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When you got nothing to say, a funny bird picture might suffice…

It’s summer proper now, fall migrations are weeks away and I’m not seeing as many birds as I’d like. Summer’s the problem. Most aren’t singing, so harder to spot in heavy foliage. They’re rearing young – busy. Ah well. I make another trip to Martindale to search for the Bullock’s Orioles I missed when the tree service people showed up on site a week or so ago. They’re supposed to have fledglings now. The Orioles, not the tree service people. I do hear a Bullock-type chortle in the cottonwoods, see Robins and Waxwings briefly but spot no pretty Orioles. Not my day, I guess.

With no birding adventures to report and no new birds recorded, I got nothing. Going through my photos, I find shots of a Red-crested Cardinal from Maui that I found funny at the time. The bird even looked slightly embarrassed, as if I’d happened on him in the middle of some private and exclusive exercises. He shot me a look of reluctant approbation and carried on. I make a quick search for birds that surprised me, made me smile. Mostly, the experience was too fleeting and I too slow with my camera. Still…

 

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Red-crested Cardinal – Yoga

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Slaty-backed Gull – Washington – No Pictures, Please!

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Anna’s Hummingbird – Victoria – Pilates

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Raven – Observatory Hill, Victoria – So relaxed!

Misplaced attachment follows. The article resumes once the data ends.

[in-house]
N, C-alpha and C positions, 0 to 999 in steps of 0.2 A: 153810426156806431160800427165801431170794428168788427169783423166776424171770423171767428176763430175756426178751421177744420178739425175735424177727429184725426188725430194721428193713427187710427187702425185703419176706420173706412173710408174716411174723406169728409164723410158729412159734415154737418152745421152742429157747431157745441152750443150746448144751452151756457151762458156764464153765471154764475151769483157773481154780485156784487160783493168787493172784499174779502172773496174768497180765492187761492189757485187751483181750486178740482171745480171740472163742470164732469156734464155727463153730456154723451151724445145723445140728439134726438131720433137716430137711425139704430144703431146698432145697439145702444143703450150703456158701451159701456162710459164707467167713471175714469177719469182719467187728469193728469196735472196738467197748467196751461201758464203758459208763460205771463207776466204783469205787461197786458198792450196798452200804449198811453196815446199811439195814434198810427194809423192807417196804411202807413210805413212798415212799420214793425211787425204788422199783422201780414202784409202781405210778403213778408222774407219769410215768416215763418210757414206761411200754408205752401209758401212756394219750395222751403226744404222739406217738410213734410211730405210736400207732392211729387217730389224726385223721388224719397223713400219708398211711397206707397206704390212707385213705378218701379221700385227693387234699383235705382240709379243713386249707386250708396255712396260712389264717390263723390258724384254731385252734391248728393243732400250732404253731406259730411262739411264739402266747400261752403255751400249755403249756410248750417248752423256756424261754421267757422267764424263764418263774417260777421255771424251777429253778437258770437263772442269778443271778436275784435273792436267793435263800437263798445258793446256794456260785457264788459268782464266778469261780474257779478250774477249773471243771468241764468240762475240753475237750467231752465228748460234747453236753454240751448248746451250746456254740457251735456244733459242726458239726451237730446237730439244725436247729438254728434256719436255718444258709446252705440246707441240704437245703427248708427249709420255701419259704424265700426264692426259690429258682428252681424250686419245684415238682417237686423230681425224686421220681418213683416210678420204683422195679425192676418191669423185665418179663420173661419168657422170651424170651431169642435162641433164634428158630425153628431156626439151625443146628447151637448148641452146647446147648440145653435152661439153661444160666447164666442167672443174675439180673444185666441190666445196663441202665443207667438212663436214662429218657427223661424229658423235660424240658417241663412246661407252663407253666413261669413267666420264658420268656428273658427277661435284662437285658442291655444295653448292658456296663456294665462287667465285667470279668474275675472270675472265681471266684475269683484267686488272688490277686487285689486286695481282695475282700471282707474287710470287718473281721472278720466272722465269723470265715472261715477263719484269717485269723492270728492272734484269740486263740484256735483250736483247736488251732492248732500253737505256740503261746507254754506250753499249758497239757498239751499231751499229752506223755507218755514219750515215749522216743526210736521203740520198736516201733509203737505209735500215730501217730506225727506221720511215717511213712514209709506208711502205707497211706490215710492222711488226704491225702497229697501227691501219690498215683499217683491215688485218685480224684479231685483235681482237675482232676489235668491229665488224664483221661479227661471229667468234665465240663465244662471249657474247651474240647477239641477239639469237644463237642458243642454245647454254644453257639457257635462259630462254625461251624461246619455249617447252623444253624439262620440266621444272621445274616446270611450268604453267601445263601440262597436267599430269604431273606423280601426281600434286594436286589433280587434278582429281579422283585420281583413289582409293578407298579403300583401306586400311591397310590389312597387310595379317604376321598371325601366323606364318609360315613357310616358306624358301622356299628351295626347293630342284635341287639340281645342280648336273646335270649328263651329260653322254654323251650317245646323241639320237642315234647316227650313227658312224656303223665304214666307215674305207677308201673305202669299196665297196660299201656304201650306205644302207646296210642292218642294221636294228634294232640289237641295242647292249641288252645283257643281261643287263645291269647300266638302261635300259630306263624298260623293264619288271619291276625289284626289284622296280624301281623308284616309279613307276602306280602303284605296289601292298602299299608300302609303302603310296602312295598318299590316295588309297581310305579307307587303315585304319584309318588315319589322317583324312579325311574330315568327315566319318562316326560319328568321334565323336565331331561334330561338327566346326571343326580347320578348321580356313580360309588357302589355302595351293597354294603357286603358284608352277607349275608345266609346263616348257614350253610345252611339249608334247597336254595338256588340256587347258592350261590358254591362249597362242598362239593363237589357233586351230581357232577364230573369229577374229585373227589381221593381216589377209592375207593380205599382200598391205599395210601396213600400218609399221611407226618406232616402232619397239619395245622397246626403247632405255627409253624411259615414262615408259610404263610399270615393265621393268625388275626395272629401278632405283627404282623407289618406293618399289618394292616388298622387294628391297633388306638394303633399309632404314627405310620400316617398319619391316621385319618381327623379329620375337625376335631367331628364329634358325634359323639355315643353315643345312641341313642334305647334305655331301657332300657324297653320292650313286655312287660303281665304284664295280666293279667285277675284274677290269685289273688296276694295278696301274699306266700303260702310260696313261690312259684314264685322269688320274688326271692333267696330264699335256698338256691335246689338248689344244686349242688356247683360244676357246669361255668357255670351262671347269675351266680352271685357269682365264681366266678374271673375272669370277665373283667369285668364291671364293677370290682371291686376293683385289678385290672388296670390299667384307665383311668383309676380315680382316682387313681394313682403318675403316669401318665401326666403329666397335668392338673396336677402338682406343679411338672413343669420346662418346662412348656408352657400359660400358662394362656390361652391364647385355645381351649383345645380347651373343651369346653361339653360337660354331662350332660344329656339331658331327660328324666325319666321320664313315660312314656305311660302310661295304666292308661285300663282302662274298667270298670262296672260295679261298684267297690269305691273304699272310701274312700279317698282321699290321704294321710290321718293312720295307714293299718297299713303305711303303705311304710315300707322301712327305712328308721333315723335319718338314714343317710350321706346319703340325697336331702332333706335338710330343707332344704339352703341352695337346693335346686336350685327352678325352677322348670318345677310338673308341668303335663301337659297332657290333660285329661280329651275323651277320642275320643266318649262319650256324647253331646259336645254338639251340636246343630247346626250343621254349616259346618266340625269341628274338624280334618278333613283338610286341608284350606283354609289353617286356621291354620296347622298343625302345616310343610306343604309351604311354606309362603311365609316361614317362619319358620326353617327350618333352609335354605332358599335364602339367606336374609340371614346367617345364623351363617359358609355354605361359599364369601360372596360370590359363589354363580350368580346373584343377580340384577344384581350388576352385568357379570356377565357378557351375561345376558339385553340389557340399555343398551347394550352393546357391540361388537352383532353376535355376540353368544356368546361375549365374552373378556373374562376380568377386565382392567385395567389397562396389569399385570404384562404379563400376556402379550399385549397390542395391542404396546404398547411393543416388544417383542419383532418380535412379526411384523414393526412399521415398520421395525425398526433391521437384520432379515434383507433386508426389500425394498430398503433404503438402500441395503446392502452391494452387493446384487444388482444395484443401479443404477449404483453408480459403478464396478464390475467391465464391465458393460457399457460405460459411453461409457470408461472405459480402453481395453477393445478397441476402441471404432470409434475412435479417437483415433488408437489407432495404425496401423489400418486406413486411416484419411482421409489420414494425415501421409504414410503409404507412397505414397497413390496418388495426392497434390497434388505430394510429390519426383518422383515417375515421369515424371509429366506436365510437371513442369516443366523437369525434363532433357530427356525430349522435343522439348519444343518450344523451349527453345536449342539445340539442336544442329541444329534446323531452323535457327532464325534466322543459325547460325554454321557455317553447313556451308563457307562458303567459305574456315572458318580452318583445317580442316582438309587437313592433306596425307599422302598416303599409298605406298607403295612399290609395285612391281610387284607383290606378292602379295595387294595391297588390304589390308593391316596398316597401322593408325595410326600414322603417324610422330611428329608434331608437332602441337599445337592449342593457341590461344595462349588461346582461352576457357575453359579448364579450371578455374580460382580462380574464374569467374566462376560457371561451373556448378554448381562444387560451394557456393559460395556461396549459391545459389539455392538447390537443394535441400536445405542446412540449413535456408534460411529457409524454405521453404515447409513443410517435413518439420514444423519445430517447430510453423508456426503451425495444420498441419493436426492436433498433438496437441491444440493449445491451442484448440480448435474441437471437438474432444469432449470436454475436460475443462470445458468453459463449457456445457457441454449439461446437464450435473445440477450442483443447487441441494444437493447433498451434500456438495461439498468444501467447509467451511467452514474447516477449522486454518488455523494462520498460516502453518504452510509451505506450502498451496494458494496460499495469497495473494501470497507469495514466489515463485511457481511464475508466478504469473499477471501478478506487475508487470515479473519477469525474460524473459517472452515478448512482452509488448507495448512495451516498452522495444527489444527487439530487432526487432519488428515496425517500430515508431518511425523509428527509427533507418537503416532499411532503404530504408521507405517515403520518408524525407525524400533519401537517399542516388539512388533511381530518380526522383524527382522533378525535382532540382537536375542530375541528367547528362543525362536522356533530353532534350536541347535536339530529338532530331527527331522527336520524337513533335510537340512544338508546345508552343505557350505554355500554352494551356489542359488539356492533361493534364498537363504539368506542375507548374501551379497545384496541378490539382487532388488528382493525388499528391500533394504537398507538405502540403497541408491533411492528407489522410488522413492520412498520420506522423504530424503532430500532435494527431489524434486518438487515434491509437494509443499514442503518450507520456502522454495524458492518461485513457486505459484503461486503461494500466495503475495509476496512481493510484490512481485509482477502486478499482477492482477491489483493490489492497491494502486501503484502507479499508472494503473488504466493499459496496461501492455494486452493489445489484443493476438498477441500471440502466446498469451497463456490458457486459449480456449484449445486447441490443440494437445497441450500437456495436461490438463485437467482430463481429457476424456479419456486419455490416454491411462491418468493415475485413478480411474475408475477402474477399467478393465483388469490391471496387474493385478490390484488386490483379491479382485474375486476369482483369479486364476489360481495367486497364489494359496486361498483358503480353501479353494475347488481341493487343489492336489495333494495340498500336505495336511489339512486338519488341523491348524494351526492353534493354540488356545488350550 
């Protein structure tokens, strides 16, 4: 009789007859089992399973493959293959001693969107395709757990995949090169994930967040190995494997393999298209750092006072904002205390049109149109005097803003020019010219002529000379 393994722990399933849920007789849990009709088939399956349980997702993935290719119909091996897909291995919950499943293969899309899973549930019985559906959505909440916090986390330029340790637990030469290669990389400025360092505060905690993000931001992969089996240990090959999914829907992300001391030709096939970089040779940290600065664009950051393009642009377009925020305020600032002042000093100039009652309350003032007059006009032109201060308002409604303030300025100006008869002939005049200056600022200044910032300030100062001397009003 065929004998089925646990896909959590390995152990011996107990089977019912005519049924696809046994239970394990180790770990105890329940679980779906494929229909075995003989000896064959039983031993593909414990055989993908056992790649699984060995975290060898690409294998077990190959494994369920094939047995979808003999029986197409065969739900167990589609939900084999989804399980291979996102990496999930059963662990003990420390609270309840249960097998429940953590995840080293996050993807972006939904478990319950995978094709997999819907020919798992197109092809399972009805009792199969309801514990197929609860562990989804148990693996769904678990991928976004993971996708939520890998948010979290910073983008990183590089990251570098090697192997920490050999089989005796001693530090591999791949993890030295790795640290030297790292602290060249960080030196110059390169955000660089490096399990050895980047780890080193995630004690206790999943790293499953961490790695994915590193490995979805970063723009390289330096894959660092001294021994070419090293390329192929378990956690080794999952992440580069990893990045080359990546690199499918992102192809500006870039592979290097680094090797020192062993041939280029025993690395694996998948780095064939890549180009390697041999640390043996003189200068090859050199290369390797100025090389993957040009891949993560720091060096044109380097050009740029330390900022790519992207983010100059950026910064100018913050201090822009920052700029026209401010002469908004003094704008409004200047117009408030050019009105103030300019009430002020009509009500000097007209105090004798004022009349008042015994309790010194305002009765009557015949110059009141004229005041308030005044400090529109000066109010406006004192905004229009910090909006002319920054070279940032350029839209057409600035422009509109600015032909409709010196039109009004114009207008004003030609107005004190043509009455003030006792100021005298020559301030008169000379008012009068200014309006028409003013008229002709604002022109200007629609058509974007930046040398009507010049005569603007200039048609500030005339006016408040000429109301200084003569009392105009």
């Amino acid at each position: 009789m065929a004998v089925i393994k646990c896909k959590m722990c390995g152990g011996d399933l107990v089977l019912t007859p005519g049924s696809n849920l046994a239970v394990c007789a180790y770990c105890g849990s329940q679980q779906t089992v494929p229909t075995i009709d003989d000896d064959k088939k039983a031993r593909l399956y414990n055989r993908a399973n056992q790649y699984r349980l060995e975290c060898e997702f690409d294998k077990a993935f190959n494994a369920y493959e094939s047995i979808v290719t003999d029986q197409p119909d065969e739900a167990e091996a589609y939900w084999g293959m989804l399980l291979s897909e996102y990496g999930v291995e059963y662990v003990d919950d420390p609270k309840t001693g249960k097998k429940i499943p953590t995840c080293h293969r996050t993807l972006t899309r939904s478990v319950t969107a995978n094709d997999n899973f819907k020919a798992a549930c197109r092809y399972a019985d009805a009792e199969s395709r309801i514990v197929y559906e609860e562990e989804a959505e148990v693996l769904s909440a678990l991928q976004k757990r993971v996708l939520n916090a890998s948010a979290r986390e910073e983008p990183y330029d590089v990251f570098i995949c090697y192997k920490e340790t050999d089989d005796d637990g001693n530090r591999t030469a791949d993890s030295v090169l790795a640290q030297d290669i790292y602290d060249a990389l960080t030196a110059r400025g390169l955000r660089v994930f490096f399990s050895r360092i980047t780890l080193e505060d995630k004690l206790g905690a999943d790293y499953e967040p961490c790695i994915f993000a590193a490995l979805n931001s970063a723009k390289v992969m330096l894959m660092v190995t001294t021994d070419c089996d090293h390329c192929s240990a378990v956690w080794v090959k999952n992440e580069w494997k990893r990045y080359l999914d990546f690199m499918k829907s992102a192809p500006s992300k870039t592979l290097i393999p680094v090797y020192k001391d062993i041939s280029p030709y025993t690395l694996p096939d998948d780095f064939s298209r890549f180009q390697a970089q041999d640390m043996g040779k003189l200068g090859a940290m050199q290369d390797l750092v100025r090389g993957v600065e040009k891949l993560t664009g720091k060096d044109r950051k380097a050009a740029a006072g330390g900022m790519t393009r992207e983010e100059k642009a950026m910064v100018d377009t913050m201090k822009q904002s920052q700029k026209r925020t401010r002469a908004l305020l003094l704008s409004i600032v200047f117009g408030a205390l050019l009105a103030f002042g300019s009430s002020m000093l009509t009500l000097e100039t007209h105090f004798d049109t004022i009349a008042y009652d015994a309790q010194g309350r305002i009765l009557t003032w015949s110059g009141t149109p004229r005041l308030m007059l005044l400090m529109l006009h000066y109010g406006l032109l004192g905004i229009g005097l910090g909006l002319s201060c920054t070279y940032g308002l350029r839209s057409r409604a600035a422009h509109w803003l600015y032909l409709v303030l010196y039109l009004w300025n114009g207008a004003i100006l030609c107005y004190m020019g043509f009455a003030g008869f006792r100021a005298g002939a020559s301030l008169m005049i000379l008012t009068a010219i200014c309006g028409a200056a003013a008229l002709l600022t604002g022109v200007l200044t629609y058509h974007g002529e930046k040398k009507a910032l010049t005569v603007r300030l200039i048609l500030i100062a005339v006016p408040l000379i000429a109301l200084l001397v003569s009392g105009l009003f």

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I’Iwi – Maui, Hosmer Grove – Coming Right At you!

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Wrentit – California – Yes, I’m only two inches tall. Want to make something out if it!

 

Flycatchers, Nutcrackers and Bighorn Sheep

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Down into the Valley of the Similkameen

I’m crossing the Coast Range and then following the Similkameen River down into the Okanagan. It’s not far – a few hundred miles – but the birds are different on the other side of the mountains. I make a quick stop at Manning Park Lodge where the temperature is five degrees Celsius and a dozen or more grey and black Clark’s Nutcrackers search the picnic area for leftovers. Engaging birds these. Columbian Ground Squirrels hustle around too – beautiful little creatures with their tiger belly stripes. If I wasn’t in a sort of a hurry, I’d go up to the alpine meadows to look for more high country birds and animals. Next time.

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Clark’s Nutcracker

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Columbian Ground Squirrel

Back on the twisting, mountain road, I follow the rushing Similkameen to Princeton and then on to Osoyoos. The town is at the northern tip of the great Sonoran Desert – and it’s wine country. It’s twenty-five degrees now – much more like June than it was on the coast. I pass towering Vaseaux Cliffs and make a stop, hoping for a pink, black and green Lewis’s Woodpecker, White-throated Swifts and maybe a Rock Wren or two. I hear the Lewis’s and two Rock Wrens, plus a Canyon Wren. A California Quail hops up on a post, sees me, and makes himself scarce. The Swifts are here but almost impossible to photograph, flying, reputedly, at up to 200 miles per hour!